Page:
Many expect the players to break at some point in the near future, but Jeff Z. Klein of the New York Times offers a different view on the matter:
The general assumption is that the owners have the resources to wait it out, and that the players have no real leverage. Presumably, they will have to accede to some version of the owners' demand that they accept substantially less than the 57 percent of league revenue they received the last seven years.
But are there pressure points acting on the owners that might induce them to settle for a deal more quickly?
The potential pressure points include the Winter Classic, the extravagant Jan. 1 outdoor game and NBC telecast that has proved vitally important to the N.H.L.'s visibility, and the need to avoid further financial disruption for the estimated 16 to 18 money-losing teams.
Klein also mentions a group of owners who could play an important role in the outcome of the negotiations:
The players' association is hoping that enough owners of money-losing teams will push Commissioner Gary Bettman to accept some version of the union's offer, which includes an expanded revenue-sharing plan among N.H.L. clubs designed to benefit struggling franchises like the Panthers, the Blue Jackets and the Islanders.
Klein offers a few reasons why the owners may break, but NHL commissioner Gary Bettman isn't the type to back down in labor struggles. It's not something that a person with his kind of ego would do.
Which side do you think will break first?
Although the owners of franchises losing money would probably want their teams to get back onto the ice this winter, in many situations, these clubs do not make up a huge majority of these owners' wealth. Most of them have other businesses that earn them a lot of money, so they probably won't have the same desperation to get back on the ice as the players could have very soon.
The question to be answered is not who will break first, it's when the players will break. If history is any indication, the owners will not back down at all, and the players need to know that.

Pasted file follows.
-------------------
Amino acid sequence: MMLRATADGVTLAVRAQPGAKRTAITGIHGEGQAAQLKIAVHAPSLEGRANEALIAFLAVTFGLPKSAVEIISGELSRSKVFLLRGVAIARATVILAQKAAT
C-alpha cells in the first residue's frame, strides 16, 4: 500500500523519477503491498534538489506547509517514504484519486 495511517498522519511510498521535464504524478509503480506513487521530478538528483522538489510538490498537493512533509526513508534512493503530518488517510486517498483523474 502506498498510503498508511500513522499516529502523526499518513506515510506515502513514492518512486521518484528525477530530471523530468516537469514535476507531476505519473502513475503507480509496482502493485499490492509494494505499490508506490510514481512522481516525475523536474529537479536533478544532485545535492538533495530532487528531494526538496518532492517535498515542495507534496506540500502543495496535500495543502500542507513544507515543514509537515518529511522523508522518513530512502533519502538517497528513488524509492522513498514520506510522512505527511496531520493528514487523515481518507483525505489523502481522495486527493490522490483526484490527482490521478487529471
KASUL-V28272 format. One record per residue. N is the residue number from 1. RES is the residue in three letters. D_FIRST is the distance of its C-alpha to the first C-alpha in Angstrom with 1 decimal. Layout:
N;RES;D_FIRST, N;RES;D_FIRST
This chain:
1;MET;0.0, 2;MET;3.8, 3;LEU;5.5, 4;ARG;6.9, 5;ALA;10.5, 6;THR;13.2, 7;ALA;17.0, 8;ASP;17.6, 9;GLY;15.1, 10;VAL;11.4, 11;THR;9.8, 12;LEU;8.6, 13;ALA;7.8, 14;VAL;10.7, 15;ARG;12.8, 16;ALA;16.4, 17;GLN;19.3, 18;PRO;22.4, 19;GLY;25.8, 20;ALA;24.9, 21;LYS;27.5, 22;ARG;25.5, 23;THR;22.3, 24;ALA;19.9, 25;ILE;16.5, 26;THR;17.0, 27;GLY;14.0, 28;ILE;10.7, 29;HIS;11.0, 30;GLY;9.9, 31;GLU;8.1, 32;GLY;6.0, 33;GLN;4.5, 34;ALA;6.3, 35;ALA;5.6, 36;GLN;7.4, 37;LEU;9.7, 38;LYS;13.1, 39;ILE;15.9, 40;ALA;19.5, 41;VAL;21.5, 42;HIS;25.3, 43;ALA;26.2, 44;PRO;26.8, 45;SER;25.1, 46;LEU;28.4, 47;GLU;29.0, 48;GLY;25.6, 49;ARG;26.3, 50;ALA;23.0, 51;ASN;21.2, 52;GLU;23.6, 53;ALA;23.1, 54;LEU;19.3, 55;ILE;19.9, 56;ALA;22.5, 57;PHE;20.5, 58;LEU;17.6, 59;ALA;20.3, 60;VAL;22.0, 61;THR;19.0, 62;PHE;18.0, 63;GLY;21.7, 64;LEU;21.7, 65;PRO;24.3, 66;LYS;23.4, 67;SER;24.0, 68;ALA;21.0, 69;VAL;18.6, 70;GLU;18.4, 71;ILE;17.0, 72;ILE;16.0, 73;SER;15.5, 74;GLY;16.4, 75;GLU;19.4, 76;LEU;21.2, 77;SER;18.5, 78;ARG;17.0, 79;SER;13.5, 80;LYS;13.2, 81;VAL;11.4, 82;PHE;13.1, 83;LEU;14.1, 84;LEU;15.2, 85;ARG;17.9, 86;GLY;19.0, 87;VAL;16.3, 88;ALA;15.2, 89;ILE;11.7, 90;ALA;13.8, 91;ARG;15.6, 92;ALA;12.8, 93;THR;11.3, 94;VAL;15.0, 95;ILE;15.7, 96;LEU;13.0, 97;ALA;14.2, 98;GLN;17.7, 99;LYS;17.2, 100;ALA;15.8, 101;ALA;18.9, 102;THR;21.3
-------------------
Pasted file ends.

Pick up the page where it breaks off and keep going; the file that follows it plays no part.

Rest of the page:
#Blackhawks' Jonathan Toews on NHL owners: "If they want to hurt their own game and drive it into the ground that's what they'll do."— Chris Kuc (@ChrisKuc) September 24, 2012
I'm sure most of the players who were part of the last lockout would tell us today that they would have handled the entire experience much differently if they'd known before hand that the cost of playing games with billionaire owners was a full season off their careers.
I can't see veterans like Jarome Iginla, whose time to win a Stanley Cup is running out, having the appetite to sit out another season to defeat the owners in these CBA talks.
The players will likely realize that the money, as well as a chance to win the best trophy in sports, isn't worth sacrificing to attain the highest possible percentage of hockey-related revenues (HRR) in the next CBA.
With the outcome of the last lockout still fresh in the owners' minds, they will be confident that a similarly beneficial result can be achieved again, even if some aspects of the NHL have changed a lot in the last seven years.
Even though there could be some owners who are worried about the financial impact that a lockout could have on their struggling teams, I refuse to believe that their unity as a group is weaker than the players'. They are rich men who aren't likely to hurt their ability to earn the most money long-term just to get back on the ice this season and please the fans.
The players will break—it is almost inevitable. And hopefully they come to their senses sooner than they did last time.
Nicholas Goss is an NHL lead writer at Bleacher Report. He was also the organization's on-site reporter for the 2011 Stanley Cup Final in Boston. Follow him on Twitter.